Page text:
Software development methodology is organizational Valtrex. Sure, it treats a symptom, but the only cure for the underlying disease is to never have contracted it in the first place. This is not to say that process and methodology are bad. They are means to an end. But the ability of your team to execute on a goal is inversely proportional to the amount of process you have in place. It's not a direct correlation, though. The underlying cause is that the variance of developer skill on your team is too high, which means your team can't execute well, and you need process to wrangle the laggards.

Software development processes exist to manage the bell curve of ability in developers. It's simple mathematics. The more people you collect on a team, the more likely it is that the team's average skill is the average skill of software developers as a whole. This is the Strong Law of Large Numbers, and it is non-negotiable. There's not a meeting you can hold to make it go away. Most organizations simply accept their fate, and design policies and procedures to keep the back half of the bell curve from causing damage. Unfortunately, policies and procedures irritate top performers, and are just more grievances on their list that will some day metastasize into a resignation letter. (Side note: if someone keeps such a list, there's a high probability they are a top performer.)

So, how do you produce good software?

Rule 1: Resist Process from the Start

Anti-process needs to be in your blood from the beginning. Growing the team causes problems, but adding people who like to make process is catastrophic. Busybodies are toxic. When we were making Milo, the development process was, for a long time, loosely coordinated chaos. Of course this caused problems, and there are a few bodies in the codebase to prove it. When there was some big fuckup, a bunch of us would sit in a room (mistake 1), try to "trace the root" of the problem, which is code for "place blame" (mistake 2), and then figure out what process we need to put in place to make sure it never happens again (mistake 3).

Every time we tried to force process on the team, it failed, because process was not part of the corporate culture. Here's a concrete example:

Around the time we were raising our Series A financing, I was doing some maintenance work on our one and only database machine, Zeus. Because I had overconfigured Nagios, it was going apeshit as I was working, so I disabled all alerts for that machine. Sure enough, I forgot to re-enable alerts when I was done, and sure enough, that night, Zeus's RAID controller decided he'd had enough of our bullshit and up and died.

The site was down for 6 hours and nobody noticed because we were all asleep. Do all the root cause analysis you want on that one, I fucked up, and everyone knew it. We tried policy: don't ever disable Nagios alerts, just tell people when you're working on something so they know to ignore the alerts. But nobody followed the policy because homie don't play dat.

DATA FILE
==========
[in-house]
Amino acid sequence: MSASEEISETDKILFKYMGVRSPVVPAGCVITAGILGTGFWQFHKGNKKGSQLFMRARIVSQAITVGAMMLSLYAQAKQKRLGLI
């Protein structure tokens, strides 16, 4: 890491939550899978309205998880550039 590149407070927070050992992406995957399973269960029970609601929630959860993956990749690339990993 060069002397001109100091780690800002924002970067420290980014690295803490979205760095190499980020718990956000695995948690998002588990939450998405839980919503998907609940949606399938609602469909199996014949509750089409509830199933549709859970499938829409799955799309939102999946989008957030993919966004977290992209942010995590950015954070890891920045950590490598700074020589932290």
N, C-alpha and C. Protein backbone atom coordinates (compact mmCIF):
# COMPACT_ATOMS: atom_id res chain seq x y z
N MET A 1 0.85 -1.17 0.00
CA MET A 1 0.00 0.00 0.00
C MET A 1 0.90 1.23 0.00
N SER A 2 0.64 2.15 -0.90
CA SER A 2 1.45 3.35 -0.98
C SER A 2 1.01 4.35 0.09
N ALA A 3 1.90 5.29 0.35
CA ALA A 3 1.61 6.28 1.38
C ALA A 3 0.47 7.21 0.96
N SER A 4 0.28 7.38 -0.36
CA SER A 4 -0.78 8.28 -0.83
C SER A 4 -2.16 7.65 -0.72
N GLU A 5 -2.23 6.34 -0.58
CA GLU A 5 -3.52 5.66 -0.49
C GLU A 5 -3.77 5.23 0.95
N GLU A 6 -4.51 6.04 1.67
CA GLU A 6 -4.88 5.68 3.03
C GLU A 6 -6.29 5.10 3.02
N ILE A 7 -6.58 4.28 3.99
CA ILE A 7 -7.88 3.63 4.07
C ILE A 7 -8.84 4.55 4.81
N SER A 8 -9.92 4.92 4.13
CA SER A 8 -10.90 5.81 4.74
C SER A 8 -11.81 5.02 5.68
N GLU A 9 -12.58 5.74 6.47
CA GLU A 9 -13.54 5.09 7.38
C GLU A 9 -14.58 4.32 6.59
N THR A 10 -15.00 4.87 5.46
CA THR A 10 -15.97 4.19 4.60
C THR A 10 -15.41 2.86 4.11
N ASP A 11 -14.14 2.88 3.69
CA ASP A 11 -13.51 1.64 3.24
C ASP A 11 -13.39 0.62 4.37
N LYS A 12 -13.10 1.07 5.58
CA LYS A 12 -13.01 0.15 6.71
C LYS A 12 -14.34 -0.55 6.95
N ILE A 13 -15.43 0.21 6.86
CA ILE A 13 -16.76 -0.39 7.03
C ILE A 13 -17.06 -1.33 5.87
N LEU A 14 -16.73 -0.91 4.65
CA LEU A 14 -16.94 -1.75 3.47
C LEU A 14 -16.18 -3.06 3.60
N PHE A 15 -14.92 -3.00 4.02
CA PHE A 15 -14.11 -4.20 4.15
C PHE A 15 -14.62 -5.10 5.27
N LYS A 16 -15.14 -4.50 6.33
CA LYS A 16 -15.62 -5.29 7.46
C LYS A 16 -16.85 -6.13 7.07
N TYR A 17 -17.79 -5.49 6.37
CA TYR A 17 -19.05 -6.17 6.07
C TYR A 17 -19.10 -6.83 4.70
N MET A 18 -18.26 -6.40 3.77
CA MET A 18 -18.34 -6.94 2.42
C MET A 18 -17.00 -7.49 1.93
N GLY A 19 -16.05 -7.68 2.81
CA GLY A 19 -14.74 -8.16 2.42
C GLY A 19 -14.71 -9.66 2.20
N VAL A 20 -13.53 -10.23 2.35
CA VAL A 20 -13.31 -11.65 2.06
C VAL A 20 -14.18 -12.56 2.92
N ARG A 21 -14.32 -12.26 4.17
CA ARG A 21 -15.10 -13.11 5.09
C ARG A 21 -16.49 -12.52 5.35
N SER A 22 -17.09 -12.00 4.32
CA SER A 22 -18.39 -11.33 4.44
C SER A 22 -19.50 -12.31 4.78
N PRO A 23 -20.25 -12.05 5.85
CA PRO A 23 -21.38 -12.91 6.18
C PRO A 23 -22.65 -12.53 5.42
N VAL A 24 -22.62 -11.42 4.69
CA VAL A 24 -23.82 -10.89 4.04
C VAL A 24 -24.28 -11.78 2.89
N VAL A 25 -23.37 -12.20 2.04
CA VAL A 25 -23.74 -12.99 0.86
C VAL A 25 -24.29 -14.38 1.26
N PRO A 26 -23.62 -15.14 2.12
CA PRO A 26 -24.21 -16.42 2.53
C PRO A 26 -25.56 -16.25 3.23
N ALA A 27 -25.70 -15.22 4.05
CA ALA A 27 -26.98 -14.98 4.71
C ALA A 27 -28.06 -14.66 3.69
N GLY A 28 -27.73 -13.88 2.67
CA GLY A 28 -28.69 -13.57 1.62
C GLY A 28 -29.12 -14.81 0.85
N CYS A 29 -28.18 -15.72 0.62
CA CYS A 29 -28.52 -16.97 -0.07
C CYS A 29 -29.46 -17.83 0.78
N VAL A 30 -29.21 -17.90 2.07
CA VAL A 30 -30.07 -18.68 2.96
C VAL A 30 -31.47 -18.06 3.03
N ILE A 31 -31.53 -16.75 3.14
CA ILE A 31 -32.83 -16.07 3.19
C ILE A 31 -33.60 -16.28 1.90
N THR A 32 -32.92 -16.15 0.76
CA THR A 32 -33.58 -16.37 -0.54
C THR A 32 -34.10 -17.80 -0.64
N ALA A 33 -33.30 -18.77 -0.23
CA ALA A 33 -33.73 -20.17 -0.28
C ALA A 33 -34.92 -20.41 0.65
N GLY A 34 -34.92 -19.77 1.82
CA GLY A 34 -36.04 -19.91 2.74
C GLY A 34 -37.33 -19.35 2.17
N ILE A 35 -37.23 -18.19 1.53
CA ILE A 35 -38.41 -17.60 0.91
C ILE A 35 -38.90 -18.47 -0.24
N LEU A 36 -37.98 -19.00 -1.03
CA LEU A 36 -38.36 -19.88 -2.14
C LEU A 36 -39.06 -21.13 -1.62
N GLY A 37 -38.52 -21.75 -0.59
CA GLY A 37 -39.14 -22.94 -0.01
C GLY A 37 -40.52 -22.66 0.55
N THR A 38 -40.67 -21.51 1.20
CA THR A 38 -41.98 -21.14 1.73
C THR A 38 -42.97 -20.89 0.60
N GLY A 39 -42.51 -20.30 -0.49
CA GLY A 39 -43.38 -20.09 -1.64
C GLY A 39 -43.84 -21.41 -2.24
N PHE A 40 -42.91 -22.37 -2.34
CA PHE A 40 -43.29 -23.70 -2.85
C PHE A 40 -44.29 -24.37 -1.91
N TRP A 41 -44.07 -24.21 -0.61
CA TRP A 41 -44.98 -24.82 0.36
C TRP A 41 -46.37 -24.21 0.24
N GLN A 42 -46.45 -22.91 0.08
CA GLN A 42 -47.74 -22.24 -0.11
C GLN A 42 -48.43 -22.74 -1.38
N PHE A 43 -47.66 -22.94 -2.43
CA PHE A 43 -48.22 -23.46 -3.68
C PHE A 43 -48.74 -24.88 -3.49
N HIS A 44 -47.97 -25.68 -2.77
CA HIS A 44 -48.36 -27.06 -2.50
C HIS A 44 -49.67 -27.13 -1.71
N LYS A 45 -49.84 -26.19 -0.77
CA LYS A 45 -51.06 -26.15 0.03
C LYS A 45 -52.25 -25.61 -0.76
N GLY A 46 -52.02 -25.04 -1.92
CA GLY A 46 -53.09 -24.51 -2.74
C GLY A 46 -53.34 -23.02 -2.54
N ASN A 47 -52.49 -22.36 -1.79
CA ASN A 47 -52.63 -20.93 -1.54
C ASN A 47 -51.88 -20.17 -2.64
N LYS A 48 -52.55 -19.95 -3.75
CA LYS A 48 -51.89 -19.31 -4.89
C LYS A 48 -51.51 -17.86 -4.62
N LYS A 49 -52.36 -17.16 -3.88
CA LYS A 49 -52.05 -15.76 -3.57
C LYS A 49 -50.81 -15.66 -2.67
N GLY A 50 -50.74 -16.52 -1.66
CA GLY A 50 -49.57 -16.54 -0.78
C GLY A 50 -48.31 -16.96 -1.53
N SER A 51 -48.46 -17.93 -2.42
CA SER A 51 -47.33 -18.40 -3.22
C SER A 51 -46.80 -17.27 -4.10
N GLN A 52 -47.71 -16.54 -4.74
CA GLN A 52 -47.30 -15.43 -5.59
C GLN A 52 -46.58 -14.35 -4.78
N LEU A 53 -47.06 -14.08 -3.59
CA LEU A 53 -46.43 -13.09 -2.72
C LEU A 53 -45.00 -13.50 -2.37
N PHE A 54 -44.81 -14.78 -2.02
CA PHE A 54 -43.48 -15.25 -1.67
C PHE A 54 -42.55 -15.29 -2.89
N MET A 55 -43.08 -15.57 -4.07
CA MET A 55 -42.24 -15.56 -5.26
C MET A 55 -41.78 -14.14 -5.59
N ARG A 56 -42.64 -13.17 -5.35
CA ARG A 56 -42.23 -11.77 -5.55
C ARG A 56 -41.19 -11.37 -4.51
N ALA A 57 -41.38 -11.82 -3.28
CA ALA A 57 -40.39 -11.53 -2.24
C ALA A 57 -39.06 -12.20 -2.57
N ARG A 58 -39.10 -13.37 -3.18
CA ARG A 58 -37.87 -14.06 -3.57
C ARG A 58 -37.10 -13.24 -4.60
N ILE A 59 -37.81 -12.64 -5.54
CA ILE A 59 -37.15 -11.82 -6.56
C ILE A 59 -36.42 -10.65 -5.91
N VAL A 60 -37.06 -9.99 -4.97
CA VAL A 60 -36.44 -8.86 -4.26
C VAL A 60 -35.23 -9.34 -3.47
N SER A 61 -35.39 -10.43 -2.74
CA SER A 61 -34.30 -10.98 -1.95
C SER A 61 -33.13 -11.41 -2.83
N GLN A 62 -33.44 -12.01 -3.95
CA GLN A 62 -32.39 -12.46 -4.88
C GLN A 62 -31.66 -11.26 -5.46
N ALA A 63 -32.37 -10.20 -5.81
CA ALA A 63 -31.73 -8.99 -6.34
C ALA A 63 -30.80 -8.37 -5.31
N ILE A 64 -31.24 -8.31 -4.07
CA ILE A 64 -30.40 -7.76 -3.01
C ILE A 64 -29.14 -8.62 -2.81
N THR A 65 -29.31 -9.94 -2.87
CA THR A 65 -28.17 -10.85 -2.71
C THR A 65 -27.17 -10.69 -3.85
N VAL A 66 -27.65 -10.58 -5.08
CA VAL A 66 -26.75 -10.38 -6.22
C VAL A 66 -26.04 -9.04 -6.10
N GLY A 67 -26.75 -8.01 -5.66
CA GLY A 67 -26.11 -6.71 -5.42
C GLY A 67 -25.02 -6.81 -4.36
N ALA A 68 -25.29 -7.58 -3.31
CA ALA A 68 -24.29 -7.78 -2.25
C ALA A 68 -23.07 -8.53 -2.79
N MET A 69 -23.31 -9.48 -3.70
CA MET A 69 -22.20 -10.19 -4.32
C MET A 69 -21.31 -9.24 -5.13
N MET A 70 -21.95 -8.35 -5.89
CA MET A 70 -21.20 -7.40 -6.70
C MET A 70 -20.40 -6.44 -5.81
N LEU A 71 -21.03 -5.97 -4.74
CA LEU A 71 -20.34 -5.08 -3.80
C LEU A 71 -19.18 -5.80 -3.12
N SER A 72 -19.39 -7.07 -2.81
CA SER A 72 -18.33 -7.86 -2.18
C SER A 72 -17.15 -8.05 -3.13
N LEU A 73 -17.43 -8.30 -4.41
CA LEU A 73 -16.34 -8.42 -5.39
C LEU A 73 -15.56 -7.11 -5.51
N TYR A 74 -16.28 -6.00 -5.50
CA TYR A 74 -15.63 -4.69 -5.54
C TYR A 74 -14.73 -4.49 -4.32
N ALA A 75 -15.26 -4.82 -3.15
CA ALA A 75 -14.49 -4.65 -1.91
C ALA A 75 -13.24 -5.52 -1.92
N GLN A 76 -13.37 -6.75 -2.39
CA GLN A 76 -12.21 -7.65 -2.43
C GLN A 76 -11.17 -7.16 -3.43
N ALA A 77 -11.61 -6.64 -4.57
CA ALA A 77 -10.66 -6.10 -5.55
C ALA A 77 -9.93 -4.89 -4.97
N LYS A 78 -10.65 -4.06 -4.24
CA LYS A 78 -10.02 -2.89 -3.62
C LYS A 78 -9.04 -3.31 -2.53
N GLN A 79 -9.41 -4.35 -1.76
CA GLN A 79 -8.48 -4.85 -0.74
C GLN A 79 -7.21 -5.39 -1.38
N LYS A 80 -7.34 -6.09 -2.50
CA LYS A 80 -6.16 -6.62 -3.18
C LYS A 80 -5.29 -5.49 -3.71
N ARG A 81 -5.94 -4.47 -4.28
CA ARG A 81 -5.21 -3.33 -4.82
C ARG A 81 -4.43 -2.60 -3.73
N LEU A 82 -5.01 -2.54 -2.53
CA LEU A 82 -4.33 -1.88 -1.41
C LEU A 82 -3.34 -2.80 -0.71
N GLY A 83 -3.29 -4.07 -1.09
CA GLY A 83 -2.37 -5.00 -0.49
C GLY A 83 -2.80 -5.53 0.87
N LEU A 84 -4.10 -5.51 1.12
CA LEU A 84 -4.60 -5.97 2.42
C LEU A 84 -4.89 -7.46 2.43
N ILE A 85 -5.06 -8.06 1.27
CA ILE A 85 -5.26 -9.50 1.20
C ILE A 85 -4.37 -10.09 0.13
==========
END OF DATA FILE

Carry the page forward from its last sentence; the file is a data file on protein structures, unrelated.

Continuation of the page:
It turned out that nobody ever made that mistake ever again. Maybe it was just by chance, but maybe it's because of the Old Testament type stomping that the next person to do that would get.

Learn from your mistakes, but don't flagellate yourself with them.

Rule 2: Grow Headcount as a Last Resort

Headcount is not a virtue. Functionality is a virtue. Ability to execute is a virtue. But having a lot of people working on the project? No. It's a liability.

The Strong Law of Large Numbers burns you when the team grows, so be reluctant to grow the team. When you think there is too much work for your current team to handle, do what any good programmer does: profile. Quantify the amount of time your team spends on every task, then figure out what you can optimize.

When you do hire, do it carefully. Really carefully. ... More careful than that. At Milo, we do "trial periods", where we invite a candidate to work with us for a few days so we can judge their work. Here's a really simple trial period task: make this thing better. Use your judgment and your programming skills, just make it better. This will keep a common vision in your team.

Rule 3: Use The GitHub Workflow (And Other Good Stuff)

For brevity:


Seriously, what the fuck is going on in that branch model? Policy and procedure, that's what. We used the latter branch model at Milo, as GitHub was not yet ready enough to support their awesome workflow. That complicated but popular workflow is vicious, there is just too much state to track in your head as a developer. It's not something you need to spend your time on.

It's not specific to the GitHub workflow: your tooling should have the same attitude toward policy that your team does. GitHub's (the software, not the company) opinion is that process is unnecessary, and having the tools to support process will only beget process.

If you leave enough handguns hanging around, eventually someone's going to get shot.

If a tool is forcing process on you, or even encourages you to follow some process, ditch the tool and find another. Ticket tracker has a lot of fields on the ticket form? Dump it. Code review tool has a lot of shit going on? Find a new one. You get the idea. Don't let your tools infect you.

Rule 4: Just Let Go

This is the hardest one, and, if you're serious about doing away with process, is the one from which all others follow. Just stop having process. Cancel your weekly planning meetings. Get rid of your prioritized list of tasks. Stop having your daily stand-ups. No more status report e-mails.

Just stop doing that stuff, and get rid of anyone who can't cope.

Nothing terrible will happen.

My current project, which will be launching in the first half of 2012, is as close to anarchy as a project can get. And it's working. I trust my teammates to get their work done and do it well. Sure enough, they do.